The needler in the haystack.

Tuesday, August 9, 2016

Councilor Taylor resumes veiled attack on Public Safety Director Riley

Is Councilor Taylor's proposed "investigation" a ruse?

Ward 3 Councilor Gloria Taylor resumed her veiled attack on Plainfield Public Safety Director Carl Riley -- and by extension Mayor Adrian Mapp -- at Monday's agenda-setting session of City Council.

Attendees were premature in breathing a sigh of relief at seeing no "discussion" items on the agenda -- which have derailed many a meeting since Mapp took office 31 months ago.

Following a detailed report by Councilor Rebecca Williams from the Public Safety Committee, which she chairs, Taylor launched into a rant on the Police Division.

When Council President Cory Storch tried to shut her down, saying there were no discussion items on the agenda, Taylor paused while he spoke and then steamrolled on for several more minutes, complaining that "we [the Council] need to investigate what's going on with the police" and bitterly noting that Storch has refused to put her resolution from March back on the agenda.

Storch did not gavel her down, but when she finished he said she could bring the matter up at the end of the meeting.

The agenda-setting went smoothly, with all items moved to the business meeting.

Taylor was, however, embarrassed by two small matters. When Councilor Diane Toliver raised questions about the East 2nd Street development project, she demanded to know who was on the Council's economic development committee. Taylor chimed in, asking Storch who were the members -- at which point Councilor Williams read out the list: Councilors Toliver, Storch and Taylor. Taylor made one of those gulping grins she does when caught out.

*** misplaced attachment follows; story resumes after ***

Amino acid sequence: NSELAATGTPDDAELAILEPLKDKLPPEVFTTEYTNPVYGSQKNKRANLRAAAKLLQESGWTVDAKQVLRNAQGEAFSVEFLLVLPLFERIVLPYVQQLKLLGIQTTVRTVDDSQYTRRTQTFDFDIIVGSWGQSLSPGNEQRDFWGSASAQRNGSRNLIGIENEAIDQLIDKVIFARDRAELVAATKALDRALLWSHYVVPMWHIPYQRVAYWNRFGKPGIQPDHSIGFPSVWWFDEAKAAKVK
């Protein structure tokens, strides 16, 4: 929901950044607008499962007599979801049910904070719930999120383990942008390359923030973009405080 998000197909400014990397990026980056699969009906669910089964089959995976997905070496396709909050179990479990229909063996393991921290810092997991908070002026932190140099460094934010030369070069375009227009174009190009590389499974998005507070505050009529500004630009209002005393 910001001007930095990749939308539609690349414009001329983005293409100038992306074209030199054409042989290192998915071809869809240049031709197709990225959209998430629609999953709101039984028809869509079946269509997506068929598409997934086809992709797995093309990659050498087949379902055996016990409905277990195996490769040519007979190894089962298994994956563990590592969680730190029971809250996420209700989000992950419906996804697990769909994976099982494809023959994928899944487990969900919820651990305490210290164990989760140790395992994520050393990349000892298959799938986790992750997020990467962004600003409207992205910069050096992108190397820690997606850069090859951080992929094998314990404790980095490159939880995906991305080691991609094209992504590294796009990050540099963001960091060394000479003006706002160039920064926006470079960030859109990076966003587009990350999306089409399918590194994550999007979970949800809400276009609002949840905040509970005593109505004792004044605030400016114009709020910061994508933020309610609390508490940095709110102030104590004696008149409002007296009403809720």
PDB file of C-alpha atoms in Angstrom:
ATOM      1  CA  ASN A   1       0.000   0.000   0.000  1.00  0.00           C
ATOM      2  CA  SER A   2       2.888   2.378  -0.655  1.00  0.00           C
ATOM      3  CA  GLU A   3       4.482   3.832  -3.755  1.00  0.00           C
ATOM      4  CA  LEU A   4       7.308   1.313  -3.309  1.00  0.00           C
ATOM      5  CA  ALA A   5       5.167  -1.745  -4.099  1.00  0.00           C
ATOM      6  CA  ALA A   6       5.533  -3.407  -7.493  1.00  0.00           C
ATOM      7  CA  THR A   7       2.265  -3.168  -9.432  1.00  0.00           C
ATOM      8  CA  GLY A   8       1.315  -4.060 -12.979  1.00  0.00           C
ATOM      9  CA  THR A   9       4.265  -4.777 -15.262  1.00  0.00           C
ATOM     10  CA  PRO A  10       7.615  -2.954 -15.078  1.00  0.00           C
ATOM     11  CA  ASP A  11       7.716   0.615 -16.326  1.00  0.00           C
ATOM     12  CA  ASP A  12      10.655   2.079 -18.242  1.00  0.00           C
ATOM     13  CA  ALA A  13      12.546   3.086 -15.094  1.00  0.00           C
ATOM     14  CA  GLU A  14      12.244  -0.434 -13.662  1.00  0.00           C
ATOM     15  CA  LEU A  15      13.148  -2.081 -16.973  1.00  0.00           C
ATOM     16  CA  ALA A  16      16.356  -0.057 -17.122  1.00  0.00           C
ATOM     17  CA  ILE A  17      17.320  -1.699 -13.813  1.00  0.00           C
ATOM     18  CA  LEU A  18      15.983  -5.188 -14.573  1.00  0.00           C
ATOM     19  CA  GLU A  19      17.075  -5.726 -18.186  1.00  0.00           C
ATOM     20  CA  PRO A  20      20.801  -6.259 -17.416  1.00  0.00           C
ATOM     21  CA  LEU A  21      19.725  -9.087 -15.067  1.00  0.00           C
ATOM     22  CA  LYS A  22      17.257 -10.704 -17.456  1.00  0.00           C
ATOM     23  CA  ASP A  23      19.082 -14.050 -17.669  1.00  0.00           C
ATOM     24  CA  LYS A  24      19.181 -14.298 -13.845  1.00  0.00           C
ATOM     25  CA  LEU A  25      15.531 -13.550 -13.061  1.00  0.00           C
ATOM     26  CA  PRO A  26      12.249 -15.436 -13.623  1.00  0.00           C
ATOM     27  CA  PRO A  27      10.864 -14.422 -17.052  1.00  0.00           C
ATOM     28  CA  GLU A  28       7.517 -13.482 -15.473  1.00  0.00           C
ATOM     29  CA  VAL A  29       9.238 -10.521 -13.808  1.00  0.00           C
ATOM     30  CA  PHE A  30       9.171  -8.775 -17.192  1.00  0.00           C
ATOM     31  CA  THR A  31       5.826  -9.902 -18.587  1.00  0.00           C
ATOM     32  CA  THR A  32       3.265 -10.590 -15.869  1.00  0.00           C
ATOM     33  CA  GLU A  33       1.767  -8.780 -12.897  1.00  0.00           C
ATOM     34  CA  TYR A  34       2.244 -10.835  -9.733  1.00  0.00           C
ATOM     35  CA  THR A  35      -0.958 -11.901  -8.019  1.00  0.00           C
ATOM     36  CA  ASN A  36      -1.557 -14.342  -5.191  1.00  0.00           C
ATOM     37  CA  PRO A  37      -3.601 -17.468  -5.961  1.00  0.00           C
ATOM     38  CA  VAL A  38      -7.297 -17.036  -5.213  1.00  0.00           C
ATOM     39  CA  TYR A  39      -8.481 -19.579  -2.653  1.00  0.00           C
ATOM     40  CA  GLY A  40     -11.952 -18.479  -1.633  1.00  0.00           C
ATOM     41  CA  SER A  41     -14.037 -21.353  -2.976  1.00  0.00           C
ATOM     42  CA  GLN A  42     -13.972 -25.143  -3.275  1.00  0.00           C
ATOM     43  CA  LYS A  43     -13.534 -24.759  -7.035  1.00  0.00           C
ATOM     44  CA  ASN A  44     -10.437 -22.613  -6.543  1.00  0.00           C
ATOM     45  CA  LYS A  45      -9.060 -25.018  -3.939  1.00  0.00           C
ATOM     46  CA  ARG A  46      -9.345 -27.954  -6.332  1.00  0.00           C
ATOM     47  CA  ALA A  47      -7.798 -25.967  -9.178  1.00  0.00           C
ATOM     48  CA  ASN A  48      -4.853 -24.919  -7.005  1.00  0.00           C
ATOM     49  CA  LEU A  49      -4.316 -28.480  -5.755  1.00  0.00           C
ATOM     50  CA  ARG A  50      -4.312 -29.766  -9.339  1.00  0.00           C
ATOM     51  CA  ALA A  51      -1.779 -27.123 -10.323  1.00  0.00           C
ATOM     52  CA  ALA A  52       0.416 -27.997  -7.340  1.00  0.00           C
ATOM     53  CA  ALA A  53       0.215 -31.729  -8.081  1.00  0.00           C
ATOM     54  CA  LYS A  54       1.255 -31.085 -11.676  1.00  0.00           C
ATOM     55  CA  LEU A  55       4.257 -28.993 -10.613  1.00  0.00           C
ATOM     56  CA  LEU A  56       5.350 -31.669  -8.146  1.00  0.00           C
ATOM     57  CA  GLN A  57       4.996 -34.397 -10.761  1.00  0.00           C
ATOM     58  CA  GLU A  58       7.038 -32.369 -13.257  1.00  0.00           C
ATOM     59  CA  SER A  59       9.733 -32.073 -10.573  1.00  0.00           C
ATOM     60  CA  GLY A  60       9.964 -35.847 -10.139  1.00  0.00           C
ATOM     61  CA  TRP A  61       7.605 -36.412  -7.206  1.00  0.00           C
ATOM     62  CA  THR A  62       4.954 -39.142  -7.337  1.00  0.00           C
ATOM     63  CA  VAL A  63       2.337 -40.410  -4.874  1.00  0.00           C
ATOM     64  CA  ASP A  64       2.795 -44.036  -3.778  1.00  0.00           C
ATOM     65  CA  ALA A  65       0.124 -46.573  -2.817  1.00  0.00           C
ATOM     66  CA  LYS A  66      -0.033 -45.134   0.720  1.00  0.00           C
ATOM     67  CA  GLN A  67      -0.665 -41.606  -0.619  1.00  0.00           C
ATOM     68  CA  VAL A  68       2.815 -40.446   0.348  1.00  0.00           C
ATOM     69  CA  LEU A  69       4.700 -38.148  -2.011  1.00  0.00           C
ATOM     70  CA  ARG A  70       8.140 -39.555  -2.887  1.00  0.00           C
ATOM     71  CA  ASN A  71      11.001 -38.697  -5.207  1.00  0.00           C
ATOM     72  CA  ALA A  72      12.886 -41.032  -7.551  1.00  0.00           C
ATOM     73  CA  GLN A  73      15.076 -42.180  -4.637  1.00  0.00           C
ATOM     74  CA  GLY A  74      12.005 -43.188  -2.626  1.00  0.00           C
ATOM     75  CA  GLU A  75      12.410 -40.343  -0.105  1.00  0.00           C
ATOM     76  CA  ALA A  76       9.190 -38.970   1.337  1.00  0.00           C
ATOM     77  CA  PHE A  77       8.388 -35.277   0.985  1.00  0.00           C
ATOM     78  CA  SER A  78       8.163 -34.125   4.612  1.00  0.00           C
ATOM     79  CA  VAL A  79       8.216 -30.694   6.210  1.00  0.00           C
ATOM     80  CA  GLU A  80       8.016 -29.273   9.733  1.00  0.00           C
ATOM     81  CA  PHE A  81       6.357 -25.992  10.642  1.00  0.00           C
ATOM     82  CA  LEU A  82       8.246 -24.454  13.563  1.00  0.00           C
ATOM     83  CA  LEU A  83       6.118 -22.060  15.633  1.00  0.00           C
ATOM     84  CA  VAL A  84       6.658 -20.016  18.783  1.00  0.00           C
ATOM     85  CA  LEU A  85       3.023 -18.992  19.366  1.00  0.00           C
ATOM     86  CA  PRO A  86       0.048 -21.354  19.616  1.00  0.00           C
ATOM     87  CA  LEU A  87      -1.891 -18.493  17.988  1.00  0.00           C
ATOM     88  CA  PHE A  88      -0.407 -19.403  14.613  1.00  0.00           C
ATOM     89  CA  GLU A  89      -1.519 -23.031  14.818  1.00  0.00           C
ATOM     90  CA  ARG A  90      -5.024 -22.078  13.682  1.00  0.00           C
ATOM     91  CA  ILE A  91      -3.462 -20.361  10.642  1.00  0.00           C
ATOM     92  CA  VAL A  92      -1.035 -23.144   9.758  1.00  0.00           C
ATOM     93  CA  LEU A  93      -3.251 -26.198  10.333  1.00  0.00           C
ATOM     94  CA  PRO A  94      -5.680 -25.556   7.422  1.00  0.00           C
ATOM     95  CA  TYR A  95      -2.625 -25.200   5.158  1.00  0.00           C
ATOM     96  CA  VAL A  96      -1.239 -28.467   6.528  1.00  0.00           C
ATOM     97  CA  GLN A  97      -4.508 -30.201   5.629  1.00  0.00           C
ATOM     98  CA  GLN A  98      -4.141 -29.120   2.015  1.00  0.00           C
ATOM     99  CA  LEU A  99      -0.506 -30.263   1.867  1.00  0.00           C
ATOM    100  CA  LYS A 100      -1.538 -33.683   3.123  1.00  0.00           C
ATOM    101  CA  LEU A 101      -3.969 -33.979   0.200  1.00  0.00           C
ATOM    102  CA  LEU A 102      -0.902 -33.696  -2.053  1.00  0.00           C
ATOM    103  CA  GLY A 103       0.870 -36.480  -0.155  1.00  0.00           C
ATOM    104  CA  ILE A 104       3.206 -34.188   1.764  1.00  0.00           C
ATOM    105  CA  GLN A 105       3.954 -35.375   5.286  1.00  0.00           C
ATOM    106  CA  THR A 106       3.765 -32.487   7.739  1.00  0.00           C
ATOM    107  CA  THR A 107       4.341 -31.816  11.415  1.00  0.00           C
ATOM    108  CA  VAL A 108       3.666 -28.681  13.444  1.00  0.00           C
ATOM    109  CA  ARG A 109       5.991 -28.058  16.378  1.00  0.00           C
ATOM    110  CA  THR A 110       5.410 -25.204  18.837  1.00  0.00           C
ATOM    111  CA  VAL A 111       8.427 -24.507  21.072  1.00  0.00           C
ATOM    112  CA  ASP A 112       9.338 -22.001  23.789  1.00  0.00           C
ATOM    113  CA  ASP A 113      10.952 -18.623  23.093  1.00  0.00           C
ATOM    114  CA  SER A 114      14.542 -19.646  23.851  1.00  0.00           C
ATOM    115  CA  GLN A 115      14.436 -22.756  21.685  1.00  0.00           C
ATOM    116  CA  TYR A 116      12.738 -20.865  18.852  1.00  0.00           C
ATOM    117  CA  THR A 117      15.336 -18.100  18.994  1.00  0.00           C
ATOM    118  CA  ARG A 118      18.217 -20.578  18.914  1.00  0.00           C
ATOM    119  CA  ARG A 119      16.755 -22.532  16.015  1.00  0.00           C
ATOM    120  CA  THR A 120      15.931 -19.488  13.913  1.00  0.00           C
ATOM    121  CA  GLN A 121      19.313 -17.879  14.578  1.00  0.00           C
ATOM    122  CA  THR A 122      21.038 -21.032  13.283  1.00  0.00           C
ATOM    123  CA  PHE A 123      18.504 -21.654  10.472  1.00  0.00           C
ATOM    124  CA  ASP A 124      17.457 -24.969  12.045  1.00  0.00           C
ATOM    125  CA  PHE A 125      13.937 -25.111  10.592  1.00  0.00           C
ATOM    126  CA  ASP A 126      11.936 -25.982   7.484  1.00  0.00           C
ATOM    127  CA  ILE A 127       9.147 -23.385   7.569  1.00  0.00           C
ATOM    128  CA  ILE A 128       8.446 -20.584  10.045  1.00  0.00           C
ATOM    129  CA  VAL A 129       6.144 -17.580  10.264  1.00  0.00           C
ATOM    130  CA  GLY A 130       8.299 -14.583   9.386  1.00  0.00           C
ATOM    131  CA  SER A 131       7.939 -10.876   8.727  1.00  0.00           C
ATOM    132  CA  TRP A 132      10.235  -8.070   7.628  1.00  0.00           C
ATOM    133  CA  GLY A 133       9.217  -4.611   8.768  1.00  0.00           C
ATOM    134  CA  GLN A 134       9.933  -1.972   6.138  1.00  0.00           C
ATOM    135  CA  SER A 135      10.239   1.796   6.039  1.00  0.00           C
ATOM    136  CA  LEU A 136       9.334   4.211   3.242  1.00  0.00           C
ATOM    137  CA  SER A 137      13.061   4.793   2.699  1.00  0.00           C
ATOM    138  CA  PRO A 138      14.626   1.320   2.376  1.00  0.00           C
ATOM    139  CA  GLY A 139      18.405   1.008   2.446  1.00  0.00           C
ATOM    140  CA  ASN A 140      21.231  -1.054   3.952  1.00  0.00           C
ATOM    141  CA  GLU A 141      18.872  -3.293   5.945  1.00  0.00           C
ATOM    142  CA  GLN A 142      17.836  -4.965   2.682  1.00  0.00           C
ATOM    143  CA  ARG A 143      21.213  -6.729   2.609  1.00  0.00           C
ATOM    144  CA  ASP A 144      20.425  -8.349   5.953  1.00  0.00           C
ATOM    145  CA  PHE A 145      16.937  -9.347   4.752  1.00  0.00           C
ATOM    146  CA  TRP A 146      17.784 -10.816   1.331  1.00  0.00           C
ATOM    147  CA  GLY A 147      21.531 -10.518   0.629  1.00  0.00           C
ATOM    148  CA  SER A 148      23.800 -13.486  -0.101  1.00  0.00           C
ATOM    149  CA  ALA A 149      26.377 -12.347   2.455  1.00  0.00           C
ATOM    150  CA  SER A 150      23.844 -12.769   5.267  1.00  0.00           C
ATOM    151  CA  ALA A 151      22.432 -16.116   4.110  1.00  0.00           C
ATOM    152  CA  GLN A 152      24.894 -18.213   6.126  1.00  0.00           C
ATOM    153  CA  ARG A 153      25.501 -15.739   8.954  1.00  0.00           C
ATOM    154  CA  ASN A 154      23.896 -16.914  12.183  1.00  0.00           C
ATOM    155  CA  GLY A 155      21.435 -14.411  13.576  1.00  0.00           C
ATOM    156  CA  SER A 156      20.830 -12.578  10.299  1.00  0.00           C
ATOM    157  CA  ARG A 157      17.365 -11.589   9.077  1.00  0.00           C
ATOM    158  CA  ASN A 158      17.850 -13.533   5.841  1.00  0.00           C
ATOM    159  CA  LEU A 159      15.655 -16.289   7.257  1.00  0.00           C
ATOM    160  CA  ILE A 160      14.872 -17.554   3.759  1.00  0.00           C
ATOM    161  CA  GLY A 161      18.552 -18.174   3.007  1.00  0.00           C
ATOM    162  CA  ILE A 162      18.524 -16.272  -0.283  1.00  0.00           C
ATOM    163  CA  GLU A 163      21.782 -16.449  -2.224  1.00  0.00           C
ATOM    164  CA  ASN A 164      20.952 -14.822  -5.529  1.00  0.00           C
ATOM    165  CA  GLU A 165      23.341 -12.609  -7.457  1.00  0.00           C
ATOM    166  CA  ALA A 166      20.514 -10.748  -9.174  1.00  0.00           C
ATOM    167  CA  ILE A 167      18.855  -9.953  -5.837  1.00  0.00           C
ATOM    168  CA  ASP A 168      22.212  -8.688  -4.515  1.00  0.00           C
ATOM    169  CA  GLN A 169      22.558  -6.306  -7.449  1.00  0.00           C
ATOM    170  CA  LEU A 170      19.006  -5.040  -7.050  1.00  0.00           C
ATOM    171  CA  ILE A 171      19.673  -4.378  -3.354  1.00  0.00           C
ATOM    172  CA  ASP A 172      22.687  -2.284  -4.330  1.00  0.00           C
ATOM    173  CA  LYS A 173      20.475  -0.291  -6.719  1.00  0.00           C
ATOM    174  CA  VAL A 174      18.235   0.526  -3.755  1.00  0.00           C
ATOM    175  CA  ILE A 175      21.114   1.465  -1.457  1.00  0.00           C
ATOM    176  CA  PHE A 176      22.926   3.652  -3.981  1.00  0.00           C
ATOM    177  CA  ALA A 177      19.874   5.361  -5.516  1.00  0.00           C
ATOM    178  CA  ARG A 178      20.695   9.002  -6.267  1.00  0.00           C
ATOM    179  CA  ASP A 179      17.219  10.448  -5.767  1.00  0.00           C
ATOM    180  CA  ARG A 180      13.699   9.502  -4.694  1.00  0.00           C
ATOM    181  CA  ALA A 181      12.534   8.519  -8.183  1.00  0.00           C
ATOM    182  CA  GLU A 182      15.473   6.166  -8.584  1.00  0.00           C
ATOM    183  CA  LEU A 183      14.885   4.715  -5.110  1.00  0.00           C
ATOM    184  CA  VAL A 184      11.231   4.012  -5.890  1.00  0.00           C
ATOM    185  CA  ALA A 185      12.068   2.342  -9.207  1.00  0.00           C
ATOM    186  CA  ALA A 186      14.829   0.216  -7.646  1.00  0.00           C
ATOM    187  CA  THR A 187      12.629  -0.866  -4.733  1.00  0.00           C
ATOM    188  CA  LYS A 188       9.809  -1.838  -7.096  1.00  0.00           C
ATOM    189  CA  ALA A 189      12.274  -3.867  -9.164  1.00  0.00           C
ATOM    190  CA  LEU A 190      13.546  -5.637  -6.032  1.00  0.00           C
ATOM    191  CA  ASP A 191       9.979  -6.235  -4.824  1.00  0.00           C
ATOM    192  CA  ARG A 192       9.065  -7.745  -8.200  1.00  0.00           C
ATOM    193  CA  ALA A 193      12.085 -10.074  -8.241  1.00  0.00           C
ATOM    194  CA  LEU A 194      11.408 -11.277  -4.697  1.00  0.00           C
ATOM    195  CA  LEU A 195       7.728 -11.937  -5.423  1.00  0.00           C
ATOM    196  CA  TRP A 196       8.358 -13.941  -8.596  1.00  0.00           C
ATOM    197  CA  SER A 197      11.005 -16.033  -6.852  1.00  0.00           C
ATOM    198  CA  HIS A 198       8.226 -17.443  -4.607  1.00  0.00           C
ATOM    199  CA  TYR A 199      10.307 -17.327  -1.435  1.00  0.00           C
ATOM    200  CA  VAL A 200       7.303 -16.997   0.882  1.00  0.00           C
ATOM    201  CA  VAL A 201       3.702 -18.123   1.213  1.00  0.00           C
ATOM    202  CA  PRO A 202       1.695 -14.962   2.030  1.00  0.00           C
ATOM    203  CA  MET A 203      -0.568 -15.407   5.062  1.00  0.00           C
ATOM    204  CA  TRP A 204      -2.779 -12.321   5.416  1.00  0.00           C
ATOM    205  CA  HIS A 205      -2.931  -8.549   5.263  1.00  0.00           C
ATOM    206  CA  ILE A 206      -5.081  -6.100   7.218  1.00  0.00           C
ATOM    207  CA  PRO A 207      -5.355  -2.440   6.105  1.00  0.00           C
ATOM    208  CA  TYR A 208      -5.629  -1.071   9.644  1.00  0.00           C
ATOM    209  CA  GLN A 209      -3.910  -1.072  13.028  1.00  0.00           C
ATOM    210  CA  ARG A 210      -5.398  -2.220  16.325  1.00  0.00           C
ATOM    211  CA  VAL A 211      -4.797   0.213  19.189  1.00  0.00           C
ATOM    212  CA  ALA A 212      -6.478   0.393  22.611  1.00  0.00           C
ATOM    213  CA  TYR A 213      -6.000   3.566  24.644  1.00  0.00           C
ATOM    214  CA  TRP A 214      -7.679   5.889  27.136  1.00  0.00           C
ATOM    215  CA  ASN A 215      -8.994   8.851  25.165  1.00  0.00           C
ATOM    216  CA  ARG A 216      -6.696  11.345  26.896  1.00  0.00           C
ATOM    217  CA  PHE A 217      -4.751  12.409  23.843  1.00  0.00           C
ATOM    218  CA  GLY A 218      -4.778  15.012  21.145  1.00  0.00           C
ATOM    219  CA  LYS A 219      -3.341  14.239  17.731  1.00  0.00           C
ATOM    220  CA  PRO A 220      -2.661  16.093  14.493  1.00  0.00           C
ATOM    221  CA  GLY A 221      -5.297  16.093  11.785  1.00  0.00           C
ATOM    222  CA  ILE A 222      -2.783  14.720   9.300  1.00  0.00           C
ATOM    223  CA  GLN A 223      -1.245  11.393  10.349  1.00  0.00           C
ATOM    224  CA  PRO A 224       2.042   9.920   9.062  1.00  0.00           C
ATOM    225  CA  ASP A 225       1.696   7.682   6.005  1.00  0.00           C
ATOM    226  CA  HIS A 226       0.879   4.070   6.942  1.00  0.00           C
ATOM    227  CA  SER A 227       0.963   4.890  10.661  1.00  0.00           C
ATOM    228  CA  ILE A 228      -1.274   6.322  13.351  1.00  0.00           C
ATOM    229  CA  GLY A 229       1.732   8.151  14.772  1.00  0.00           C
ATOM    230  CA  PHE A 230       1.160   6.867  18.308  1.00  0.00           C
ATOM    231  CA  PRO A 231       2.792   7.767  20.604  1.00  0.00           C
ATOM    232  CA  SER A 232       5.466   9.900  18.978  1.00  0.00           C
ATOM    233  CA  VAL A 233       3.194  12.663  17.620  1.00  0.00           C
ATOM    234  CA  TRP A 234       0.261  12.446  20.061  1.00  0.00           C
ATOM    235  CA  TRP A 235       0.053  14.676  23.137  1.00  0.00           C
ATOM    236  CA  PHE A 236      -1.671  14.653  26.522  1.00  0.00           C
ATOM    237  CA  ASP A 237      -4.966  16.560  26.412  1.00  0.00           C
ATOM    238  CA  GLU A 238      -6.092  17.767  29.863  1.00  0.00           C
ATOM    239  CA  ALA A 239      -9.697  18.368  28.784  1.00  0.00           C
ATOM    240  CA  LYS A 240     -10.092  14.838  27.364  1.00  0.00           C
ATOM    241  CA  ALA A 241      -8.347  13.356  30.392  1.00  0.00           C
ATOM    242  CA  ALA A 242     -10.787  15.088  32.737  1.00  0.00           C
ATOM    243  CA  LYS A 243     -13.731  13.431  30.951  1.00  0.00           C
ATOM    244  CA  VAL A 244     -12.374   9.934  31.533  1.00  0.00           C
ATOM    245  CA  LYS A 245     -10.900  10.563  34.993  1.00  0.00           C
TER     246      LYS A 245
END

The second embarrassing moment for Taylor was when Barry Person was being interviewed for a seat on the Planning Board. "Where do you live?" she asked him. When he replied, "629 Hartridge Place", she asked where that was -- betraying that she didn't know it was in Ward 3, which she represents.

After public comment at the end of the meeting, Taylor got her chance to resume.

Though she referenced the recent spate of homicides, her big complaints were that Storch had blocked reconsideration of the resolution to investigate the police that was passed unanimously back in March, that Riley's interpretation of community policing did not meet her expectations, and suggesting darkly that something improper is going on in the Police Division.

According to Taylor, who plays a sort of Miss Piggy role on the Council, community policing means the community sets the direction of policing and not the department. At times it seems she is suggesting a civilian review board, at other times that the Council should direct the policing focus.

One thing you can say about Taylor is that though she can be garrulous she is often inarticulate, hashing and rehashing her words into a confusing and sometimes meaningless word salad.

At each turn, she would smile sweetly at Director Riley and insist that this is not about him. But who else could it be about?

Time and again she referred to "something going on over there" (meaning the police division).

Well, what IS going on is that Director Riley is straightening out a mess that was created by former mayor Sharon Robinson-Briggs politicizing the division with favoritism, cronyism and abuse of the civil service promotional requirements and of the distribution of overtime.

Riley was having none of it.